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Automakers oppose new energy mandates

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Automakers oppose new energy mandates

David Shepardson / Detroit News Washington Bureau

Washington -- Automakers sharply opposed a new energy bill that would impose new fees on consumers purchasing some larger vehicles.

Sen. Richard Lugar, R-Ind., has introduced an energy efficiency bill that would impose sweeping changes on automakers -- as they are already grappling with a steep increase in fuel efficiency and tailpipe emissions limits.

In the face of the massive Gulf of Mexico oil spill, there is growing pressure in Congress to pass a new energy bill -- and automakers are worried that they will face severe new mandates.

Vice President Joe Biden told reporters he's confident an energy bill will pass this year. "It's going to happen," he said.

The bill would essentially set 4 percent annual increases in fuel economy requirements after the current regulatory scheme expires in the 2016 model year -- though the Transportation Department could issue a waiver if it deemed it "unachievable."

Automakers already face one of the most expensive regulatory requirements in history. The government says the 2012-2016 model year fuel efficiency increases approved in April will cost automakers $52 billion over five years.

The bill would also require fuel efficiency standards for medium- and heavy-duty trucks to increase every four years.

Among the most controversial elements would be creation of a revenue system that would give rebates to the most fuel-efficient vehicles in a class, and impose fees on the least efficient vehicles.

"The bill unnecessarily reworks a program that is clearly already working," said the Alliance of Automobile Manufacturers, the trade association representing Detroit's Big Three automakers, Toyota Motor Corp. and seven other automakers. "In addition, the 'feebate' provisions of the bill penalize consumers by imposing new taxes that will increase the cost of purchasing many new vehicles, including a number of family sedans and utility type vehicles."

Lugar says the bill is aimed at reducing oil in the transportation sector.

The bill "targets our dangerous oil addiction by maximizing fuel savings in transportation and increasing domestic production of fossil and bio-based fuels," he said. "It is time to recast the debate in Congress and match priorities with a practical alternative that can have bipartisan support."

Automakers argue that many factors must be taken into account in setting fuel economy standards, and shouldn't be set arbitrarily.

"Fuel economy standards must satisfy a number of congressionally mandated policy goals including safety, technological feasibility, cost effectiveness and impact on American jobs," the automakers said. "Year-over-year percentage increases ("at least 4 percent") are completely arbitrary and are not compatible with the careful balancing of factors that Congress requires."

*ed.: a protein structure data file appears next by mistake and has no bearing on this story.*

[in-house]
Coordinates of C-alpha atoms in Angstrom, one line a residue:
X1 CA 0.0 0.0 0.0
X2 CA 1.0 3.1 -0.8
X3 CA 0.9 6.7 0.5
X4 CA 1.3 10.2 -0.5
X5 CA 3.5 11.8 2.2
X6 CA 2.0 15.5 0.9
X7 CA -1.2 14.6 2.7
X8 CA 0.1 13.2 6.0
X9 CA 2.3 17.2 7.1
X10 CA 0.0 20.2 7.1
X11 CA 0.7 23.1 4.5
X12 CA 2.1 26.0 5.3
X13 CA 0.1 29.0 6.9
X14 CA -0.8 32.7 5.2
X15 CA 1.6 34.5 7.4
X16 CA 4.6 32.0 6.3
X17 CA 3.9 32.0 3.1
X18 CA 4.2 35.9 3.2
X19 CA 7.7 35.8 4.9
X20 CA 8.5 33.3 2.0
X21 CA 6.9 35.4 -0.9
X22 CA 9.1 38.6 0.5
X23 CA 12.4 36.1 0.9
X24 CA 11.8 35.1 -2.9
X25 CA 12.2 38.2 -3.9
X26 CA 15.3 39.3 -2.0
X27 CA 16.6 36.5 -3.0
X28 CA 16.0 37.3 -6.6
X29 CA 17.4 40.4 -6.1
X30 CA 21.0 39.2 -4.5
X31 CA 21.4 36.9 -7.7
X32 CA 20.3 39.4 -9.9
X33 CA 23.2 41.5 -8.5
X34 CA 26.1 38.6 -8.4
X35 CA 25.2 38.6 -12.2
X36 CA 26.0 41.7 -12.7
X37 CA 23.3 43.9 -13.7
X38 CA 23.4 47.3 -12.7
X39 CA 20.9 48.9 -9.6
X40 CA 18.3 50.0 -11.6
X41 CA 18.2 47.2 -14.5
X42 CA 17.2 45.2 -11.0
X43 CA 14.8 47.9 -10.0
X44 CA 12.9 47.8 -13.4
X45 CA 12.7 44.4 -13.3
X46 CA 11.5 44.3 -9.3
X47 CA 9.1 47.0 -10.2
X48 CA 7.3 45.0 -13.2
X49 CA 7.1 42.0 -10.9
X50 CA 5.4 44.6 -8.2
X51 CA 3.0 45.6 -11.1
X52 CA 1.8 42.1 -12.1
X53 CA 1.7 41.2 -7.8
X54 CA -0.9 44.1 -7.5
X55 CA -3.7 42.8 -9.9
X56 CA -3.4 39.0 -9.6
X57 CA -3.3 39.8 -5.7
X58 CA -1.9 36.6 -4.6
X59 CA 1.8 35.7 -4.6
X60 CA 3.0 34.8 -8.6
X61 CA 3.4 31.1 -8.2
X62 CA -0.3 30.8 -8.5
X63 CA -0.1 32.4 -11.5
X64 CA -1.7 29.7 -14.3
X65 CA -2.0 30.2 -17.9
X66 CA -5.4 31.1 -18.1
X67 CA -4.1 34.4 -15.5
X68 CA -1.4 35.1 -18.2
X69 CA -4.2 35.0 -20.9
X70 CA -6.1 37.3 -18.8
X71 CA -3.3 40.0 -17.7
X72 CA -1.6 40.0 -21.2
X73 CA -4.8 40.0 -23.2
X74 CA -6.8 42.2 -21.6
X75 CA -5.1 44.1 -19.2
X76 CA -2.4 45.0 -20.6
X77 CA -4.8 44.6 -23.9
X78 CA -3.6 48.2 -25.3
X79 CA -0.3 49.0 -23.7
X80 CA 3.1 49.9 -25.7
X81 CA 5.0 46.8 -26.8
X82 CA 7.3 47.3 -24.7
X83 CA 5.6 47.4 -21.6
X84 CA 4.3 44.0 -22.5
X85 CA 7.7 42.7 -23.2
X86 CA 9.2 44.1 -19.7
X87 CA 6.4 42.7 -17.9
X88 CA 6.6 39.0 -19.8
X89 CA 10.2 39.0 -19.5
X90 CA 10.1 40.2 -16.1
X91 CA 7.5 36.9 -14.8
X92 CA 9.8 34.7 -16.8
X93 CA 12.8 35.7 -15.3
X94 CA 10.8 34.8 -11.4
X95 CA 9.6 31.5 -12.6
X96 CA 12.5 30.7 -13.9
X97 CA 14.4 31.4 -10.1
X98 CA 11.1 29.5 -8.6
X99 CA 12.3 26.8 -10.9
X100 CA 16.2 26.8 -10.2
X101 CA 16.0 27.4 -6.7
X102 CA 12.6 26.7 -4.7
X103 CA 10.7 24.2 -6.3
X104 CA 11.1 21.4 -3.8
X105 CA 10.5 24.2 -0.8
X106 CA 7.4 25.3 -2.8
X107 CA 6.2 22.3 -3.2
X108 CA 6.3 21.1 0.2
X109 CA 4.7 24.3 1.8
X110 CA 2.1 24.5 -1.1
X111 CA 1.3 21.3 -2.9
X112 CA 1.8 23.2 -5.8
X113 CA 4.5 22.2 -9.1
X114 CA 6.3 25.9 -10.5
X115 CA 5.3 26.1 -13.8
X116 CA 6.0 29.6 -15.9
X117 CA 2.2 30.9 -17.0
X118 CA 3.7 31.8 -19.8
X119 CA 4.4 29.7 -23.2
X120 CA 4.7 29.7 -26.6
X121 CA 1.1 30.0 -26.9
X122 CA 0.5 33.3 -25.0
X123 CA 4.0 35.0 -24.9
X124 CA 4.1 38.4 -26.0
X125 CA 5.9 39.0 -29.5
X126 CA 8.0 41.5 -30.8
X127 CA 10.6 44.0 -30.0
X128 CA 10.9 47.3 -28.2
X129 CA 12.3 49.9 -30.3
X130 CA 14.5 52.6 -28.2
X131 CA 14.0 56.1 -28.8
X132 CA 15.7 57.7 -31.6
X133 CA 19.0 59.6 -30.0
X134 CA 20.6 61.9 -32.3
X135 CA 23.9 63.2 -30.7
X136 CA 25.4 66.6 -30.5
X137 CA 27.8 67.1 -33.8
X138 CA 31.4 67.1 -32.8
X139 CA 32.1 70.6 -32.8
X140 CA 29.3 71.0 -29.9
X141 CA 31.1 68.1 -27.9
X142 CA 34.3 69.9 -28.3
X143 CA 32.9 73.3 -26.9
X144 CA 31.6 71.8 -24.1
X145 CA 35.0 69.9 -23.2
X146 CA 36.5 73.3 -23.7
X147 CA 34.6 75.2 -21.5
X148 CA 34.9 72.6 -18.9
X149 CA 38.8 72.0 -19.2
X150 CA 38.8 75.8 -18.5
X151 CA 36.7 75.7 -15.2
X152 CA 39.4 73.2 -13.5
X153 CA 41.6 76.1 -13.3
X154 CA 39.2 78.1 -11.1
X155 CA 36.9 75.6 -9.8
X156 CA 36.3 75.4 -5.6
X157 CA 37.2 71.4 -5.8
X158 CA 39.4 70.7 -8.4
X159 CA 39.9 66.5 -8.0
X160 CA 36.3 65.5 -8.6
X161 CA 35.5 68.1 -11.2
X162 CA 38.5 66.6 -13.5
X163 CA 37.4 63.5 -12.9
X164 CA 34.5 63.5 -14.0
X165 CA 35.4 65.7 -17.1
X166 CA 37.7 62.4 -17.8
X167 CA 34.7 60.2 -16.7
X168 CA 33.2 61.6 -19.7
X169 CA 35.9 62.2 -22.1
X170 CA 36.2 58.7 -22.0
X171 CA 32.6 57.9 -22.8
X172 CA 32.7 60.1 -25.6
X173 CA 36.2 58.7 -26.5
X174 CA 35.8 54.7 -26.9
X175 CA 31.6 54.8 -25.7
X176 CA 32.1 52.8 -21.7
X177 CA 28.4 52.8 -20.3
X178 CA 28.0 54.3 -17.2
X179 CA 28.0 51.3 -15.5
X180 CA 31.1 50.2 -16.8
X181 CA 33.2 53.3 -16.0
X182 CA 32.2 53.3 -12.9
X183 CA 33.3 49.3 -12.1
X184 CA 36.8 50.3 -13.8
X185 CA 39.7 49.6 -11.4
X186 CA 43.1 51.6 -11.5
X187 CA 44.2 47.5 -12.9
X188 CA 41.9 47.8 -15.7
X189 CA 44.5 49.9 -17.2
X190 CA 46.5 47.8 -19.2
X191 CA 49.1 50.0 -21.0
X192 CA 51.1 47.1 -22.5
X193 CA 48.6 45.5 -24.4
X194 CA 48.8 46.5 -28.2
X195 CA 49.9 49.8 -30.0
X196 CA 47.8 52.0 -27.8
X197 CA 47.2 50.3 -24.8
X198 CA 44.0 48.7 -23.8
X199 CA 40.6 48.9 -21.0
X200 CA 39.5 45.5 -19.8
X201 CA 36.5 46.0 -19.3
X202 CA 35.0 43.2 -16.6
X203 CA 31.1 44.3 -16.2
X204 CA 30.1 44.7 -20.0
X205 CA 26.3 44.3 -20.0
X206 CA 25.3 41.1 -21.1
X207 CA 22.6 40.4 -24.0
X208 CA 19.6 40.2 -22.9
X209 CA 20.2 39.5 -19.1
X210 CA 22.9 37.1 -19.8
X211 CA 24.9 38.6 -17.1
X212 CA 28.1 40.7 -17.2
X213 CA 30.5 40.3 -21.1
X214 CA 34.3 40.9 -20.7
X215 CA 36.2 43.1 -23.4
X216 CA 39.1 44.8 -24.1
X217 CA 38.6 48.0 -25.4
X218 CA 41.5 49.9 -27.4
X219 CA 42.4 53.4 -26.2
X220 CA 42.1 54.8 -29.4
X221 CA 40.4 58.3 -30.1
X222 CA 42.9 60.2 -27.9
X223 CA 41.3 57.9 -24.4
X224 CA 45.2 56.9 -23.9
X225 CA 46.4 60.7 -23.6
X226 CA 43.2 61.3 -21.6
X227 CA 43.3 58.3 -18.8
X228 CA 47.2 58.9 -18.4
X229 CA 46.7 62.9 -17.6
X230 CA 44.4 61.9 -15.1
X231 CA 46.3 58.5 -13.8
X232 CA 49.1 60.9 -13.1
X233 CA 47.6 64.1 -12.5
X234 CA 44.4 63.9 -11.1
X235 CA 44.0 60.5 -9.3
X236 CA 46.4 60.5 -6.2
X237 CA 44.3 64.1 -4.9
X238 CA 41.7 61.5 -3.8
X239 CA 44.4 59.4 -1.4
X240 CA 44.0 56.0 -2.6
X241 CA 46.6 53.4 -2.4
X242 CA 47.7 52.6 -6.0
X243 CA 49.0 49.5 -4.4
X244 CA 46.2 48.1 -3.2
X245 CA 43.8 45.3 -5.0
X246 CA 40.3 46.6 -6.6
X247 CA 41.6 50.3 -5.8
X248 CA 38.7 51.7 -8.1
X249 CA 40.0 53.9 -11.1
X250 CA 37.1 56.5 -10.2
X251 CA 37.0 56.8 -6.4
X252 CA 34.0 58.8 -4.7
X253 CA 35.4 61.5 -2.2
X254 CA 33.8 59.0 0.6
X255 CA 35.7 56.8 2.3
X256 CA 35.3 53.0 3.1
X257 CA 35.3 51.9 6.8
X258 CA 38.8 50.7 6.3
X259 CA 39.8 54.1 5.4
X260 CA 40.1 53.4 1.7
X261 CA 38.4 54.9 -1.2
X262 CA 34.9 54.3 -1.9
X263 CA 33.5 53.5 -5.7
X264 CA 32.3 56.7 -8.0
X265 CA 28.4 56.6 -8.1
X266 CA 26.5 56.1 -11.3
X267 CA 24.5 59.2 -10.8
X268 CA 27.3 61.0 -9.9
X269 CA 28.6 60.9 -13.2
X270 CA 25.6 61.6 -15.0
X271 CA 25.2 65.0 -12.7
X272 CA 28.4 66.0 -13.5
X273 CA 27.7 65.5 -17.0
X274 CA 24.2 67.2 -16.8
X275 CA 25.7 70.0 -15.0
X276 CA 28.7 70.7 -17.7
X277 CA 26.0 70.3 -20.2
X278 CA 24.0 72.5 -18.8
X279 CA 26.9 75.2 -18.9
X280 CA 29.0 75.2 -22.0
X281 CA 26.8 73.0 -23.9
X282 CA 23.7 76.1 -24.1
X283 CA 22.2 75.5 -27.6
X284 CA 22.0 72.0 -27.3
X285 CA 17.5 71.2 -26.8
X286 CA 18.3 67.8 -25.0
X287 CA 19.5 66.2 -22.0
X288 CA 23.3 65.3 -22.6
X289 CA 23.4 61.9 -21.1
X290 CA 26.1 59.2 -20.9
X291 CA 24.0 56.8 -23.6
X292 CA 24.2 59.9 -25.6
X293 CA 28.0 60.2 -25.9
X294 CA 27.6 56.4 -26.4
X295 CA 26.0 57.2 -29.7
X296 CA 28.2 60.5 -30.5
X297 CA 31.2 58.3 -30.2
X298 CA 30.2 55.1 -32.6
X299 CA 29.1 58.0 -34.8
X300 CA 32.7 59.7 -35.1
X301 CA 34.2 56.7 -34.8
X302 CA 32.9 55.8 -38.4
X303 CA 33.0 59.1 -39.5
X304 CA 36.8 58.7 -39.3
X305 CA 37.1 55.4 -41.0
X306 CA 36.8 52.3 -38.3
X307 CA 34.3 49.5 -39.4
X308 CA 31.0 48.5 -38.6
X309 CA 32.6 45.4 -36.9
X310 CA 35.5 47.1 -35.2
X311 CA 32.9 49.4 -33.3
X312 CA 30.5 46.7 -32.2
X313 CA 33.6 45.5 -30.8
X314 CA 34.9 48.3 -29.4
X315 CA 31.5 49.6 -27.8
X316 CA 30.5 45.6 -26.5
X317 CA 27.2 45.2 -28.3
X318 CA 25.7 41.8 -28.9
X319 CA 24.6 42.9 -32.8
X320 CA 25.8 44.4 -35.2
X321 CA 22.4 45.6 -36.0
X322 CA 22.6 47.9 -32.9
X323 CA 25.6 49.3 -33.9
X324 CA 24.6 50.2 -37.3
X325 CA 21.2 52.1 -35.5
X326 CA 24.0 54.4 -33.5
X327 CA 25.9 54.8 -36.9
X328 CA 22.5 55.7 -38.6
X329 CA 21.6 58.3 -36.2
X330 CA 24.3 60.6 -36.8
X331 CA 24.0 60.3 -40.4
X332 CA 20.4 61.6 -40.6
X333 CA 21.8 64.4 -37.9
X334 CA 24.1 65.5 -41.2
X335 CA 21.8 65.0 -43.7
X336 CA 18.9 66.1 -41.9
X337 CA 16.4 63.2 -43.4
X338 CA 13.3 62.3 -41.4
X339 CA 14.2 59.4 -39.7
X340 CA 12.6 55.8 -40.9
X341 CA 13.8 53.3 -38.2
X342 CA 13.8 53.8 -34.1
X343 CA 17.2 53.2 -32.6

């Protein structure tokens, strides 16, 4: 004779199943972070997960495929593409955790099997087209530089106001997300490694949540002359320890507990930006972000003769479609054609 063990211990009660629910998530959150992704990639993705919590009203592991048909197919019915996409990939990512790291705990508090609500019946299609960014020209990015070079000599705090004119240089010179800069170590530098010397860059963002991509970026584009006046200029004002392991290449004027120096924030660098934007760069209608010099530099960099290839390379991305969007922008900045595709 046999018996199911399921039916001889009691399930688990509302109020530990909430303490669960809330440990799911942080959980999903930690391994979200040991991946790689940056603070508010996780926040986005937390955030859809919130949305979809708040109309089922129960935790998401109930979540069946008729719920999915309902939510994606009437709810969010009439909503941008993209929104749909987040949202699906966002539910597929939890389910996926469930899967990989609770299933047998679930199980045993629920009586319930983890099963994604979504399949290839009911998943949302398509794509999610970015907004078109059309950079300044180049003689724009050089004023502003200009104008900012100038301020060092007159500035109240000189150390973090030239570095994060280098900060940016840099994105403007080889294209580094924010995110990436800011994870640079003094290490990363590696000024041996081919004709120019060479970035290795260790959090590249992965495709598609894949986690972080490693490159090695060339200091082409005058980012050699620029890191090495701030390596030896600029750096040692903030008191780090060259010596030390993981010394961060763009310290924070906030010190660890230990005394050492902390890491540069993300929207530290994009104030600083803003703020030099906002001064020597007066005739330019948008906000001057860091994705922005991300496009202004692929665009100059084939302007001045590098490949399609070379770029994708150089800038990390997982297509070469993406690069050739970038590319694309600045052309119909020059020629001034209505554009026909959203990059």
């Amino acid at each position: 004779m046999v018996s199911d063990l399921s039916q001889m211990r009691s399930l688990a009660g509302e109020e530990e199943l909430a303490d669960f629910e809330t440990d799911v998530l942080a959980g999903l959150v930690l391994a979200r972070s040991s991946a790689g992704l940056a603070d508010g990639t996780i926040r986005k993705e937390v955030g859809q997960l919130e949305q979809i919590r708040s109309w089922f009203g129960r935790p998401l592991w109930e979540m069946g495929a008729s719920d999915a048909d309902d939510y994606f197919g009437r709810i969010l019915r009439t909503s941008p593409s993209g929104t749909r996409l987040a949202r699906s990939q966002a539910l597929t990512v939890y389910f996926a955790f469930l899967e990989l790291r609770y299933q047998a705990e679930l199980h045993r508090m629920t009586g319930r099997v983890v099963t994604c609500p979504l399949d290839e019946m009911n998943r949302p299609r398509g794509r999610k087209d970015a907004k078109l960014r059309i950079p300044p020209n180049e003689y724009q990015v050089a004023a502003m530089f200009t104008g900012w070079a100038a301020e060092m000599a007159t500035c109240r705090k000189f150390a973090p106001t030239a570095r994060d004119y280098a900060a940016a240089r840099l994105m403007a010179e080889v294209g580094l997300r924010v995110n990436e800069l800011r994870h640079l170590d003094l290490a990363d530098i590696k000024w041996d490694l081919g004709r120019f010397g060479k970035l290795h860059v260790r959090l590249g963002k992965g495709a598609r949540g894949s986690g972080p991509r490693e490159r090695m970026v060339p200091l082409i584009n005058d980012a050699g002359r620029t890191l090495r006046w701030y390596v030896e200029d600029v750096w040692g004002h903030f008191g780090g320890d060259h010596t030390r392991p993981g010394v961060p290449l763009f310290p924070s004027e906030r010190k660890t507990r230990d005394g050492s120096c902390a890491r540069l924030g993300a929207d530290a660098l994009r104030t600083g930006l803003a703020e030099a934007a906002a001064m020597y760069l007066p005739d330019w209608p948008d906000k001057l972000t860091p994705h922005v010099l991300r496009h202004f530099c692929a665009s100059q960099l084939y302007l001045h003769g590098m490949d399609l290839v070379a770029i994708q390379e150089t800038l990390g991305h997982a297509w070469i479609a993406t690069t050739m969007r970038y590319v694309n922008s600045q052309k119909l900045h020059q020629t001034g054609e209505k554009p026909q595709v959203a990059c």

The automakers note that the rules to determine whether the 4 percent increase is "technologically unachievable" make it far tougher for the government to waive the increases.

The bill "dramatically changes the criteria that the secretary must consider for 'cost effectiveness' to include: 'national security,' 'foreign policy,' 'long-run potential GDP impacts,' 'OPEC strategic behavior,' among many other factors," the automakers said. "These changes to the program are clearly designed to ensure that it will be impossible" for the Transportation Department to waive the requirements.

Automakers note the fees and rebates program have been tried in Canada and France.

"It uses taxpayer money to reward some drivers for buying vehicles big government likes, while increasing taxes on other drivers whose businesses or geography or climate may depend on heavy duty vehicles or features like four wheel drive or towing capability," the automakers said.

In France, the fees now exceed the rebates by nearly $1 billion. Canada's program began in 2007, and the country has ended the consumer rebates, or subsidies, but kept the consumer fees, or taxes.

The automakers also oppose a requirement that 90 percent of all new vehicles be capable of running on mostly ethanol -- a fuel called E85 -- or traditional fuel by the 2015 model year.

Making all vehicles flexible-fuel vehicles would add $2 billion to the cost of vehicles annually -- while doing little to make the fuel available.

"The industry is already building FFVs faster than the fueling infrastructure can keep up," automakers said, noting there are already more than 7 million FFVs on the roads.

Fewer than 2 percent of gas stations have an alternative fuel pump, and most are concentrated in the Midwest.

Lugar's bill is cosponsored by Sens. Lindsey Graham, R-S.C., and Lisa Murkowski, R-Alaska.

From The Detroit News: http://detnews.com/article/20100617/AUTO01/6170456/1148/auto01/Automakers-oppose-new-energy-mandates#ixzz0r9OH1tiE

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